DAYTON, Ohio (WDTN) -We’re digging into a law that some say, just isn’t right. It comes after one of the biggest headlines of the week.
2 NEWS was first to tell you about the arrest of 20 year old Jesse Whitaker.. after he crashed St. Patrick’s Day night.
Beavercreek police did A field sobriety test.. but Whitaker refused a blood and breathalyzer test.
Whitaker was also the driver in an accident that killed three Bellbrook teen girls in 2012.
Back then, he was never given a drug or alcohol test, because Investigators decided there was no probable cause.
and After this latest accident, the family of one of those girls says, the law doesn’t make sense.
Ohio has no law that requires someone in an accident to take an alcohol or drug test. Instead investigators rely on two words. “Probable cause.”
Janet Carpenter lost her daughter Sophie Kerrigan in a 2012 car accident. Jesse Whitaker was behind the wheel as his truck slammed into a tree.
Three teenage girls died that night. Carpenter was told there was not enough probable cause to get Whitaker to take a drug and alcohol test. A fact that still has her upset and confused.
“What else do you need? Besides a truck wrapped around a tree and three dead girls in the back seat what more do you need?” said Carpenter.
2 NEWS Investigates decided to take a closer look at what exactly the law says about these types of situations. We found they vary state to state.
“There’s no uniformity among the states as to whether to leave it to the discretion of the officer or have a statute that says under x circumstances the officer must test,” said Hagel.
According to Advocates for Highway and Auto Safety, more than half of all the states have some sort of mandatory law that requires drivers who survive fatal crashes to be tested for alcohol.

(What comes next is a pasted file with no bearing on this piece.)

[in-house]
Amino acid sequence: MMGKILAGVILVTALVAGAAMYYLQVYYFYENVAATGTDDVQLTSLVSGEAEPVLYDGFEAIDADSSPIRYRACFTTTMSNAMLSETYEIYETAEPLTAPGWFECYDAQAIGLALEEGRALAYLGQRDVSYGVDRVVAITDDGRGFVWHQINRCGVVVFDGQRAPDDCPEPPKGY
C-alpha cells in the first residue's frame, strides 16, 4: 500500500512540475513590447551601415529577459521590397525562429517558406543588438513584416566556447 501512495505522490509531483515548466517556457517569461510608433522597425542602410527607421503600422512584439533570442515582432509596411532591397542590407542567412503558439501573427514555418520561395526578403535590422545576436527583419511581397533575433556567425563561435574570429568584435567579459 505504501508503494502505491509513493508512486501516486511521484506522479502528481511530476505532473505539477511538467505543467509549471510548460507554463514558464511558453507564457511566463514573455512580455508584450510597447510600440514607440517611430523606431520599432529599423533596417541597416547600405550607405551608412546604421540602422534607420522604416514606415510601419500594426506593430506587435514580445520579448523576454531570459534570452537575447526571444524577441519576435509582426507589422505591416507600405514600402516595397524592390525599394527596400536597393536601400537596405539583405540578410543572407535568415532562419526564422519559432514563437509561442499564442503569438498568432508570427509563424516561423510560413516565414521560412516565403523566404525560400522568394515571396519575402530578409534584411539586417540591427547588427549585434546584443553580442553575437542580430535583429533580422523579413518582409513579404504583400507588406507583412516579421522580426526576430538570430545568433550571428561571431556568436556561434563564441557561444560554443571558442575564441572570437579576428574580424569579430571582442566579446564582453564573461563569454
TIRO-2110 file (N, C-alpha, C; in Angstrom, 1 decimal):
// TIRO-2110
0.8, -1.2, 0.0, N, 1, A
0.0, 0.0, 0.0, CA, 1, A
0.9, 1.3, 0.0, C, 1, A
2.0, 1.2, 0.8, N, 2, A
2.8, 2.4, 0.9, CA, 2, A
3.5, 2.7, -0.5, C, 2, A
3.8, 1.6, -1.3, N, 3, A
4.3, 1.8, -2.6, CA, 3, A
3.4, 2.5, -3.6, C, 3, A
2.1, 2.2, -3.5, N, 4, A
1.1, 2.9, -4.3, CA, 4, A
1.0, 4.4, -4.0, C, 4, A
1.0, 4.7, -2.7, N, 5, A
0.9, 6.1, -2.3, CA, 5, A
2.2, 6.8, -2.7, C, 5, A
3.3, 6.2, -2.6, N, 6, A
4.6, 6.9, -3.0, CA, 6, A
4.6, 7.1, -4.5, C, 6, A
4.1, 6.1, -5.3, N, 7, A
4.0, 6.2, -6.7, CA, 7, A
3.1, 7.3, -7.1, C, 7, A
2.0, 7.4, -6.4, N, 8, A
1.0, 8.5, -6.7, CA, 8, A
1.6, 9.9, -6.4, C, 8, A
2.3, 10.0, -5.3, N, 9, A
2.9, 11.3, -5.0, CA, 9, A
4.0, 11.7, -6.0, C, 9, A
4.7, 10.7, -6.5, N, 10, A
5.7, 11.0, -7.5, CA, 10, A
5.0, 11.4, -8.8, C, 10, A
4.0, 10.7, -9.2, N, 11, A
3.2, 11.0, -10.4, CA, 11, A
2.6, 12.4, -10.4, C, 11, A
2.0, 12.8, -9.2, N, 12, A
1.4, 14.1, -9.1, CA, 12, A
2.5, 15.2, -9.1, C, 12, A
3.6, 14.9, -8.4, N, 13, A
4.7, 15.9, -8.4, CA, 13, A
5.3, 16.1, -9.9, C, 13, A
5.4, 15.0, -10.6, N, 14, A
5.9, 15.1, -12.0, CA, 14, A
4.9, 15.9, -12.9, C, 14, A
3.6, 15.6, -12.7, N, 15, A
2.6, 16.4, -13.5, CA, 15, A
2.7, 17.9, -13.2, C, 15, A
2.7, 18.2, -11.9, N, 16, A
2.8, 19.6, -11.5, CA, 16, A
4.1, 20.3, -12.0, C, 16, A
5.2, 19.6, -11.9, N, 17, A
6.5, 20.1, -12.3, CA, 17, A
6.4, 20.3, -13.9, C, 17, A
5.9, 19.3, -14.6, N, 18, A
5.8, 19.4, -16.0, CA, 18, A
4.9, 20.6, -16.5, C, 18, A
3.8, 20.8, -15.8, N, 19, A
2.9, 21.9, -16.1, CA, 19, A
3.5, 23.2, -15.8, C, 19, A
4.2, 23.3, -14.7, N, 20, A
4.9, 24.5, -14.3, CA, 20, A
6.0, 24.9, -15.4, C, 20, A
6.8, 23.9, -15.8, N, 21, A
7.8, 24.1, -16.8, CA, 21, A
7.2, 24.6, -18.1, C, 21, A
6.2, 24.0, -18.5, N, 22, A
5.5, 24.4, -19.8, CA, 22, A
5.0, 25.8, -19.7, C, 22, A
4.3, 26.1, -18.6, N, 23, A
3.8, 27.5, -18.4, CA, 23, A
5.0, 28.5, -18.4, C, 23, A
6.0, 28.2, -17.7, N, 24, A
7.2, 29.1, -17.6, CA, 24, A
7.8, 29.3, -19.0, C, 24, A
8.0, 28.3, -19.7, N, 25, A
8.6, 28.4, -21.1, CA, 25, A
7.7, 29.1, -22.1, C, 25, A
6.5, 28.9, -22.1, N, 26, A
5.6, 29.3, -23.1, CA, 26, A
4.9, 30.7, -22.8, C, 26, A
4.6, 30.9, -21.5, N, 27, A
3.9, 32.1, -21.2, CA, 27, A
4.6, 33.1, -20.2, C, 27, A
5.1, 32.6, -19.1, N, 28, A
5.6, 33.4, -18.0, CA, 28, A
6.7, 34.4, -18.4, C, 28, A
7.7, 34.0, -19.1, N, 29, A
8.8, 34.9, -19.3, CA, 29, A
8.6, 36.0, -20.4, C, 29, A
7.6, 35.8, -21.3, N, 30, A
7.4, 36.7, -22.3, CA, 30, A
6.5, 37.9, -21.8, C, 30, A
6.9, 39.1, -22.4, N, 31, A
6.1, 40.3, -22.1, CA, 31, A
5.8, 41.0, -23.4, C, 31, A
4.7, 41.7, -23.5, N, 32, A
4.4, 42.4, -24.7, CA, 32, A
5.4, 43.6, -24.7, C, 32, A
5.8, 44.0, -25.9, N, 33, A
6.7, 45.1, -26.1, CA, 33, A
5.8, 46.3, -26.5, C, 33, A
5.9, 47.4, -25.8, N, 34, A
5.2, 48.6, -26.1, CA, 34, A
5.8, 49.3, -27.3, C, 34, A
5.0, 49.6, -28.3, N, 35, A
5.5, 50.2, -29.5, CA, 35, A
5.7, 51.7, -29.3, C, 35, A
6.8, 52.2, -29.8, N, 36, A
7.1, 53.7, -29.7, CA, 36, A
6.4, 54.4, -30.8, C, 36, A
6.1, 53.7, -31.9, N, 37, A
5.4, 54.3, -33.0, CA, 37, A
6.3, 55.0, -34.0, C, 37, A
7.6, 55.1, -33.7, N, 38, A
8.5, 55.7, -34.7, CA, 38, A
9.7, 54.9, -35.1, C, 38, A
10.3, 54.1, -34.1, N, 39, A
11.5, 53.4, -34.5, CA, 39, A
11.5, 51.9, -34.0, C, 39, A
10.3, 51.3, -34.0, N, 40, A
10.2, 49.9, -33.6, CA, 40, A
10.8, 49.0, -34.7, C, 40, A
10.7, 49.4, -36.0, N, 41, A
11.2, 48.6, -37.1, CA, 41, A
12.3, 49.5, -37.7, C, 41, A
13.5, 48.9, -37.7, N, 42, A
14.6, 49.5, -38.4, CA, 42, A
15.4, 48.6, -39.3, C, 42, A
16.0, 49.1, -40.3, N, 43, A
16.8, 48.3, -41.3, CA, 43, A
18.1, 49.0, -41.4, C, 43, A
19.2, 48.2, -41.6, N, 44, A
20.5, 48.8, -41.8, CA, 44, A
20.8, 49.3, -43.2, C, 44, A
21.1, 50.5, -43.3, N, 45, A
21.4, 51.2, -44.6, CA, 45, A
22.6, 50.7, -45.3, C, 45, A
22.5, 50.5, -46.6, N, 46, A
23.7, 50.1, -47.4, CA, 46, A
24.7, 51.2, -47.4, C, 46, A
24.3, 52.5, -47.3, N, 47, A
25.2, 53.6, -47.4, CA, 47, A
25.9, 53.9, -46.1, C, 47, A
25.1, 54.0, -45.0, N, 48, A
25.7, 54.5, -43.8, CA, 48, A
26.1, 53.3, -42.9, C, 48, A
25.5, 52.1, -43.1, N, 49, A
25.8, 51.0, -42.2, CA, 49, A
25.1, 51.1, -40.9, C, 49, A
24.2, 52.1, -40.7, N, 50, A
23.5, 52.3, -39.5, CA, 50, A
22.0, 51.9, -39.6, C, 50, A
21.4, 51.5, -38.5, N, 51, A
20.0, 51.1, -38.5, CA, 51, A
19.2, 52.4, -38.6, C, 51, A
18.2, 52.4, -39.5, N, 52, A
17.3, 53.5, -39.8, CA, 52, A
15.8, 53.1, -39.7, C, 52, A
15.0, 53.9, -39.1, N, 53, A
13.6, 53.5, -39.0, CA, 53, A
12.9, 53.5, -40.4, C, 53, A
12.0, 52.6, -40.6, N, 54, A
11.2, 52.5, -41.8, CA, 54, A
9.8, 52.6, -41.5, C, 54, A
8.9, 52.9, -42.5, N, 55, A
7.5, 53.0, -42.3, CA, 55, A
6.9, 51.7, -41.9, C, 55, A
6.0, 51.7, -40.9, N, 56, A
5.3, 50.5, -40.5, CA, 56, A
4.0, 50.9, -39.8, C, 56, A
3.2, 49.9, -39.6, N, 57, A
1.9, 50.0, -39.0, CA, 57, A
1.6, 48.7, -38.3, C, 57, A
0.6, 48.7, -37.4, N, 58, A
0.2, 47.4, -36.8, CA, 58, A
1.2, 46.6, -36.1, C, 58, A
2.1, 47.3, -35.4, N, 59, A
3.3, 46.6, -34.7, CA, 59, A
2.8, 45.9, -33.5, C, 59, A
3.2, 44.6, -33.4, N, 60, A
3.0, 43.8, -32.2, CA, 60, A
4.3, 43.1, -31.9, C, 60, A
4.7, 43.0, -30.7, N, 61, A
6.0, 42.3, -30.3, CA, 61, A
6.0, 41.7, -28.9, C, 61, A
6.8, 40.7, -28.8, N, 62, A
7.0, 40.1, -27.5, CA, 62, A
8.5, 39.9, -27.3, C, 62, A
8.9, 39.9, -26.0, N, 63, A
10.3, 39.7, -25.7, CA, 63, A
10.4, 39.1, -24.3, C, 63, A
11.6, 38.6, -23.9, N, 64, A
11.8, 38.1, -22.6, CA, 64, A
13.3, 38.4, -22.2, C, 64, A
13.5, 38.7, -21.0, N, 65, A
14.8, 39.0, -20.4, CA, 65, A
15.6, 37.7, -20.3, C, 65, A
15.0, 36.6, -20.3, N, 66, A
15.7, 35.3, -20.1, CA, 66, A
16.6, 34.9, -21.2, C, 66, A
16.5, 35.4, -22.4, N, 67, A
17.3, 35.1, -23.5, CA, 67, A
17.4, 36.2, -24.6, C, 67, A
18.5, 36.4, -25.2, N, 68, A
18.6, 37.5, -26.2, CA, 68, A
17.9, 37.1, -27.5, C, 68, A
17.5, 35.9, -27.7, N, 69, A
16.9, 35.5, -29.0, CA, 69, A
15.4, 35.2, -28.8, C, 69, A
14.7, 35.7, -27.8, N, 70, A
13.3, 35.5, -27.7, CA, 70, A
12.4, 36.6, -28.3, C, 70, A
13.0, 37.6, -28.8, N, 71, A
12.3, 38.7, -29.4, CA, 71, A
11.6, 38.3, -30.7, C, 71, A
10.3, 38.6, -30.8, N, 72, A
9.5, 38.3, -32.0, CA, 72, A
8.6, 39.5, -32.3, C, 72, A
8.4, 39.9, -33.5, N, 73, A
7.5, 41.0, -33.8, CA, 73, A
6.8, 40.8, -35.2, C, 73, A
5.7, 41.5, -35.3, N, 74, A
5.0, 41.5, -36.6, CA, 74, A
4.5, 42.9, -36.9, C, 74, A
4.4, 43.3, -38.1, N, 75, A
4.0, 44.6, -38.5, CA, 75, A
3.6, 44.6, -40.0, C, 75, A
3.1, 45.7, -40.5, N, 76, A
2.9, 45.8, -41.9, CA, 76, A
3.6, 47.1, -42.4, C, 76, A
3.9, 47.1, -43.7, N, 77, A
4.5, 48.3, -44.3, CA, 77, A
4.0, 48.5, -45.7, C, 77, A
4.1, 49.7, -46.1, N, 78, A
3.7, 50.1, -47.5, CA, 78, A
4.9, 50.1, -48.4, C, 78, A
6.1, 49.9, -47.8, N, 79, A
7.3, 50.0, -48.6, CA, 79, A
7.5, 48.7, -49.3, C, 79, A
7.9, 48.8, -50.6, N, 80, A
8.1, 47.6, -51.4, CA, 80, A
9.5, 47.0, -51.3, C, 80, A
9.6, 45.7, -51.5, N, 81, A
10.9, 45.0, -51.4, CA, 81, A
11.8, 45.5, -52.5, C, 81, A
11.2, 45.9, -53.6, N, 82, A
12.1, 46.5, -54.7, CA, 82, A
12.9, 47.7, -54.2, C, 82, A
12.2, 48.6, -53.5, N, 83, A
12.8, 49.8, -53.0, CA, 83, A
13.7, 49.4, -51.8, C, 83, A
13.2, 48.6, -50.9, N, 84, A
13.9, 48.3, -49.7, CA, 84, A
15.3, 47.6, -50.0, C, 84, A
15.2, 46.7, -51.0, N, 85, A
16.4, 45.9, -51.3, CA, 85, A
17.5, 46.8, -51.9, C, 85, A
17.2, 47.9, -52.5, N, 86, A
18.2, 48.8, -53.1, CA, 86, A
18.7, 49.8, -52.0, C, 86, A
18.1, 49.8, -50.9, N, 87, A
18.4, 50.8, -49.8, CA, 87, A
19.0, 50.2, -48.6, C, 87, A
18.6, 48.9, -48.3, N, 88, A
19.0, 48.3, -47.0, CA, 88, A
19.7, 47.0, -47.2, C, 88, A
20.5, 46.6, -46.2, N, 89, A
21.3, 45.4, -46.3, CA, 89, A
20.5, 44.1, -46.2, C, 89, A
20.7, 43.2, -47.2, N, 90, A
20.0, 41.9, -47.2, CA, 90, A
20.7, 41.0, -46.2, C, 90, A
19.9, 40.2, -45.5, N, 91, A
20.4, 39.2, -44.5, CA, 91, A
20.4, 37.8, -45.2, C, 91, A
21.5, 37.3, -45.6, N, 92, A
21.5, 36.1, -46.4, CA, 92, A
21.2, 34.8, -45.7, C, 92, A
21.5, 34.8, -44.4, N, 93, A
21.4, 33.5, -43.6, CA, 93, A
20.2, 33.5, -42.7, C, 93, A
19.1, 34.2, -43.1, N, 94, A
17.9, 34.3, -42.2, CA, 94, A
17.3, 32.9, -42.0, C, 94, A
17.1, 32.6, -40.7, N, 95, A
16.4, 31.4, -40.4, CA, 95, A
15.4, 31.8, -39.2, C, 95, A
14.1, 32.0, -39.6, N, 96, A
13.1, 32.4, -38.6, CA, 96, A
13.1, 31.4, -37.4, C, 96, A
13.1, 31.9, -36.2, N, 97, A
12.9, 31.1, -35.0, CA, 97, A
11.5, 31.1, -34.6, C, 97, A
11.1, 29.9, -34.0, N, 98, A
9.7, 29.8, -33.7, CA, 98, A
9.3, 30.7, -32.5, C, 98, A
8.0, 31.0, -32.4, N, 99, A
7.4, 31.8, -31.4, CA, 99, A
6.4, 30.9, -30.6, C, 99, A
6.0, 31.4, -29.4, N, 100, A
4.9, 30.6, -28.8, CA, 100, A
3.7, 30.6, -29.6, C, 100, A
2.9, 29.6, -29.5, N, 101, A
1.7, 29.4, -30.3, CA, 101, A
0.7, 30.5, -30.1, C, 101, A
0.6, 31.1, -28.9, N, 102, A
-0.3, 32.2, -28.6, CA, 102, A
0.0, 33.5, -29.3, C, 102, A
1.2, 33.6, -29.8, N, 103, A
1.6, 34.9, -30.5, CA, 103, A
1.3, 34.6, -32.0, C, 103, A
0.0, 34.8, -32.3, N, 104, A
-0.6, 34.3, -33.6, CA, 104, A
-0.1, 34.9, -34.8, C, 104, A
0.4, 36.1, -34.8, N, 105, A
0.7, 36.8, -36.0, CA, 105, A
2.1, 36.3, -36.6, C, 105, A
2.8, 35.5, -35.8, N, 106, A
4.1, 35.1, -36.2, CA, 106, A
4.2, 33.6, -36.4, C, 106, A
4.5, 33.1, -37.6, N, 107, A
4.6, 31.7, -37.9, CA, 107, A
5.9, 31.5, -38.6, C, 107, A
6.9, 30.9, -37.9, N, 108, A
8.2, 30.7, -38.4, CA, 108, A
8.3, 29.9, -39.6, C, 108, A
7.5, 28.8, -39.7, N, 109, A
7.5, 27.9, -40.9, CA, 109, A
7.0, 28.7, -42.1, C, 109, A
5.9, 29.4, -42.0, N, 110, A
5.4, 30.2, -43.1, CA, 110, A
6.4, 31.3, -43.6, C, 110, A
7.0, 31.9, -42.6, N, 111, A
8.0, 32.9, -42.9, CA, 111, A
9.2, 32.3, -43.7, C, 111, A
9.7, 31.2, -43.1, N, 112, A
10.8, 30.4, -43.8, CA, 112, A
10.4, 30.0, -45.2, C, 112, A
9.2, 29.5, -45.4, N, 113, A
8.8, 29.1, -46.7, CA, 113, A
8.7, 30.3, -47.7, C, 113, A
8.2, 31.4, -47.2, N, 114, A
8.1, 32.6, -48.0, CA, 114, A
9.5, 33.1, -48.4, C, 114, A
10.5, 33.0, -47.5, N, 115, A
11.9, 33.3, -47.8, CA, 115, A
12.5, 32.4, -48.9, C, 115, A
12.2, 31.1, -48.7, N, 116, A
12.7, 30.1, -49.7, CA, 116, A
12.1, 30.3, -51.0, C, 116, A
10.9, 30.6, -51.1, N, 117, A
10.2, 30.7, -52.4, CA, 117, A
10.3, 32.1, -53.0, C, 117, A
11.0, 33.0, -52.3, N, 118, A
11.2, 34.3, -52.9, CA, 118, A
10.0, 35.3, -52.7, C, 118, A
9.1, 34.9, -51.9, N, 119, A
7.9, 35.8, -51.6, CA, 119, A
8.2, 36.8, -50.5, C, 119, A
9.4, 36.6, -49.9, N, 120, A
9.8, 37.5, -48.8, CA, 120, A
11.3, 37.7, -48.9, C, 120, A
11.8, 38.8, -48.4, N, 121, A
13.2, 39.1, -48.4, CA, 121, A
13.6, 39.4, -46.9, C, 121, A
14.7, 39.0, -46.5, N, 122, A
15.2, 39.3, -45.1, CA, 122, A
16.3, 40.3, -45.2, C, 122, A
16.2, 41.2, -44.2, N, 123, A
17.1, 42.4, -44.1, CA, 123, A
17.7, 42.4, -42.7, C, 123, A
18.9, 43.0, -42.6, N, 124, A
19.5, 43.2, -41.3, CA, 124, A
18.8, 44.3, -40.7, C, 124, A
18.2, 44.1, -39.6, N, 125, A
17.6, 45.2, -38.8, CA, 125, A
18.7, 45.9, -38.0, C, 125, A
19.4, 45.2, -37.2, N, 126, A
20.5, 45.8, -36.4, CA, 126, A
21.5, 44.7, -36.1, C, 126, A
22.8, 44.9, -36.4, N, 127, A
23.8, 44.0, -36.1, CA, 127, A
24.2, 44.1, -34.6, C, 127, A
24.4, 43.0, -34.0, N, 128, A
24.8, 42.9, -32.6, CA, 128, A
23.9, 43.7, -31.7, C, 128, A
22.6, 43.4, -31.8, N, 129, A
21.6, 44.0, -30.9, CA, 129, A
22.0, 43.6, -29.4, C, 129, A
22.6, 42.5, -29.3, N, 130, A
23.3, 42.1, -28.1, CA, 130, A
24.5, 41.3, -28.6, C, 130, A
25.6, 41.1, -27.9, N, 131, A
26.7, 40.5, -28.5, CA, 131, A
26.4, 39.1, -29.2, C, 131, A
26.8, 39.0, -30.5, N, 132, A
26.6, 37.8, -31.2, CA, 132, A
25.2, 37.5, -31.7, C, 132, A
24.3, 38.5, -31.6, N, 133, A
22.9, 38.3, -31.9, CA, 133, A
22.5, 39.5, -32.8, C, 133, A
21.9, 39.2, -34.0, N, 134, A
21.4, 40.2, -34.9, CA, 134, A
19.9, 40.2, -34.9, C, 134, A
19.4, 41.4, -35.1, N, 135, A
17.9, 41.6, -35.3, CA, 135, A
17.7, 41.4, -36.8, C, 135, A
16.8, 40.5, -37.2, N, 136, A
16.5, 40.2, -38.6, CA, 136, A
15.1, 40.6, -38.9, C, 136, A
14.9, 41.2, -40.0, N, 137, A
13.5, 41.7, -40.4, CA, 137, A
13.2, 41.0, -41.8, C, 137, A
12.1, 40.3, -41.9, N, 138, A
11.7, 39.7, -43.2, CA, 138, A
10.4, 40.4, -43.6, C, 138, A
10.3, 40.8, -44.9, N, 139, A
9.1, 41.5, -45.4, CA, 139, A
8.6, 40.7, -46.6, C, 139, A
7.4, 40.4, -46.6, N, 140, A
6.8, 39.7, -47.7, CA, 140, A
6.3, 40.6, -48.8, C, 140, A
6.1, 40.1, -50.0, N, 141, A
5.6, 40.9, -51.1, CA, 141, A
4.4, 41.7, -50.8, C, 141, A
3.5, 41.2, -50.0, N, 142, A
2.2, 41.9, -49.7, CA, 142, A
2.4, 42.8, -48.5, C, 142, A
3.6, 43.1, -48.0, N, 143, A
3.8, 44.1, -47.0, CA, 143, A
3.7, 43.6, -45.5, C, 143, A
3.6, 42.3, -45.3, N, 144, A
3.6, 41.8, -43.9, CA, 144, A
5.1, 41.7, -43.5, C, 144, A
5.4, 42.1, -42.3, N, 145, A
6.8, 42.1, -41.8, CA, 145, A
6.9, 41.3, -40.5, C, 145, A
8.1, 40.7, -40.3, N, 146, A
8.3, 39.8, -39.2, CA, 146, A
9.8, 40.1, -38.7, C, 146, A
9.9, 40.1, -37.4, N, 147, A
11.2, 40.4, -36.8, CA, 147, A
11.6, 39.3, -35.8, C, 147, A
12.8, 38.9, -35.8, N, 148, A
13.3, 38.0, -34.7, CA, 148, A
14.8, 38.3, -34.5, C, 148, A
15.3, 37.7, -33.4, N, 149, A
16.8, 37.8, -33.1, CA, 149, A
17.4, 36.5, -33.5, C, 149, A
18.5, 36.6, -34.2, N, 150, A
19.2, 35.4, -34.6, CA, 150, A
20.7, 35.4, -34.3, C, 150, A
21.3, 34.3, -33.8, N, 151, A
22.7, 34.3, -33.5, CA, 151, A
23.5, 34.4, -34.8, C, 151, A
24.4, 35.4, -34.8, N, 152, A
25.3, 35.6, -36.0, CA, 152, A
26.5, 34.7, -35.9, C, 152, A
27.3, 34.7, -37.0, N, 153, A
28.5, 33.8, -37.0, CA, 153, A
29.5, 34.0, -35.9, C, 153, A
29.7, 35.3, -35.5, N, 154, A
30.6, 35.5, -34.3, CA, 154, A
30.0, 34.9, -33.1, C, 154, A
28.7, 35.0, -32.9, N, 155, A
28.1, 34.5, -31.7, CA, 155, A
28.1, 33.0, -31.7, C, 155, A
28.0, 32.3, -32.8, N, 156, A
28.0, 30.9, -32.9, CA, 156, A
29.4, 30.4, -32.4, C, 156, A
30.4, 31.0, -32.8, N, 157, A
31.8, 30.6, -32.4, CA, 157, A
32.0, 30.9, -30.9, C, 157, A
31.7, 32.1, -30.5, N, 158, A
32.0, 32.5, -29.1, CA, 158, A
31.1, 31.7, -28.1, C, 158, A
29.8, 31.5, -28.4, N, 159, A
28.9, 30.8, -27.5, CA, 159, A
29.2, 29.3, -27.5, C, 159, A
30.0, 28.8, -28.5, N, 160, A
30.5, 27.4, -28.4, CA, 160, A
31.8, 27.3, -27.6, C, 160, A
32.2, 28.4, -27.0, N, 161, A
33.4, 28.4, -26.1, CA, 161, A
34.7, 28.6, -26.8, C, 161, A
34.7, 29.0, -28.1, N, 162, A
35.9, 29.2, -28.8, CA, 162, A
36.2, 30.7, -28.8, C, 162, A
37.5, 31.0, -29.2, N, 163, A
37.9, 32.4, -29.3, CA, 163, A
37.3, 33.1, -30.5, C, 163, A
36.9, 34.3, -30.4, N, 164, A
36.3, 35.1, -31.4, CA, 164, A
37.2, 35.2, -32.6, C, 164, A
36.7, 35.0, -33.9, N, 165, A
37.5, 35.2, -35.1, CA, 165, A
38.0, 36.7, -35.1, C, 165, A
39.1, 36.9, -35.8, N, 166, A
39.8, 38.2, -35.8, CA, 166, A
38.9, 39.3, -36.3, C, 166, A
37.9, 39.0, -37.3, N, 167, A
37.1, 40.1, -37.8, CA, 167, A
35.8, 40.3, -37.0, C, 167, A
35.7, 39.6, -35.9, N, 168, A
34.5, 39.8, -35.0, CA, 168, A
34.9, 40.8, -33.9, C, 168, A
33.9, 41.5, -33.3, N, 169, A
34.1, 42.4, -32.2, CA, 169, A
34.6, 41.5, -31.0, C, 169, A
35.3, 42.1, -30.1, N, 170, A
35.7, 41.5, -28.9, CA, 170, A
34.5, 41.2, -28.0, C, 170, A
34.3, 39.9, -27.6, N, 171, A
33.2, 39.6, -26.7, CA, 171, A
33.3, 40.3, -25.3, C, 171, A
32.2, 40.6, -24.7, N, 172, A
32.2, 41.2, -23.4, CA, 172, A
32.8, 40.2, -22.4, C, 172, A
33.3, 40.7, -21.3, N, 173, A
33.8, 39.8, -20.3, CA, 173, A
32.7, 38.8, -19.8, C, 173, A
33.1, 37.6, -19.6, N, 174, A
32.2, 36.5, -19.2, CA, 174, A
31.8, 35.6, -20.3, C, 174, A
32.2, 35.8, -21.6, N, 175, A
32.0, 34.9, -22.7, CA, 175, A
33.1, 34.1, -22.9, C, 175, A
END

UD Professor of Law, Thomas Hagel said Ohio is not one of them.
For this state, it’s really up to the officer and probable cause.
“For probable cause, the officer would have to show that a reasonable person looking at the existing facts and circumstances would come to the conclusion that this suspect, if you will, probably, not for sure, but probably has committed a crime,” said Hagel.
Hagel said a prosecutor and judge help put checks and balances to that decision.
But he said it’s a topic that’s been up for discussion at the statehouse before.
“In fact the Ohio Legislature there has been various bills over the years to raise that issue and the issue usually is should we continue to leave it to the discretion of the officers or not give the officer any discretion,” said Hagel.
No changes have been made because it’s a controversial subject. Hagel said there are pros and cons to both. He said while some might say it’s a privileged to drive and the mandatory law could help deter bad behavior, others say it’s stepping over boundaries.
“There are a lot of people who say, hey look, unless there is some reason for the officer to invade my privacy, he shouldn’t be allowed to,” said Hagel.